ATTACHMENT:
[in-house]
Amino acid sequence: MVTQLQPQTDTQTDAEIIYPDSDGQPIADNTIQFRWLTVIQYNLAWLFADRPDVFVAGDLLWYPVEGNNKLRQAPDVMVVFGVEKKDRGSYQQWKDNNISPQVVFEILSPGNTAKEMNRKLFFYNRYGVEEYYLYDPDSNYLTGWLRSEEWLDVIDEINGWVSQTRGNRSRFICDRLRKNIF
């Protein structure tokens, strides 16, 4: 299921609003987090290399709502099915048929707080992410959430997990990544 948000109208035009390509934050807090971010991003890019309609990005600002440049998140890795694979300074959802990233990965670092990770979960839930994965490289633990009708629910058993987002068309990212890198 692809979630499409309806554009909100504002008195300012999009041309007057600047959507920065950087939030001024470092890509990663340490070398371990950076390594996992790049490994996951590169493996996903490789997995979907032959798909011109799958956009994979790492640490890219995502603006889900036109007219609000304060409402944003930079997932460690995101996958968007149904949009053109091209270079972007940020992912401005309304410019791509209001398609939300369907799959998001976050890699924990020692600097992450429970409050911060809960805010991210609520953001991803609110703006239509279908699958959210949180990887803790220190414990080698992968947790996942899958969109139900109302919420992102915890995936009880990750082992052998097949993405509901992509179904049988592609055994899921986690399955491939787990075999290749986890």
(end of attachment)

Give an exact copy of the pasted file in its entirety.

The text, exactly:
[in-house]
Amino acid sequence: MVTQLQPQTDTQTDAEIIYPDSDGQPIADNTIQFRWLTVIQYNLAWLFADRPDVFVAGDLLWYPVEGNNKLRQAPDVMVVFGVEKKDRGSYQQWKDNNISPQVVFEILSPGNTAKEMNRKLFFYNRYGVEEYYLYDPDSNYLTGWLRSEEWLDVIDEINGWVSQTRGNRSRFICDRLRKNIF
């Protein structure tokens, strides 16, 4: 299921609003987090290399709502099915048929707080992410959430997990990544 948000109208035009390509934050807090971010991003890019309609990005600002440049998140890795694979300074959802990233990965670092990770979960839930994965490289633990009708629910058993987002068309990212890198 692809979630499409309806554009909100504002008195300012999009041309007057600047959507920065950087939030001024470092890509990663340490070398371990950076390594996992790049490994996951590169493996996903490789997995979907032959798909011109799958956009994979790492640490890219995502603006889900036109007219609000304060409402944003930079997932460690995101996958968007149904949009053109091209270079972007940020992912401005309304410019791509209001398609939300369907799959998001976050890699924990020692600097992450429970409050911060809960805010991210609520953001991803609110703006239509279908699958959210949180990887803790220190414990080698992968947790996942899958969109139900109302919420992102915890995936009880990750082992052998097949993405509901992509179904049988592609055994899921986690399955491939787990075999290749986890």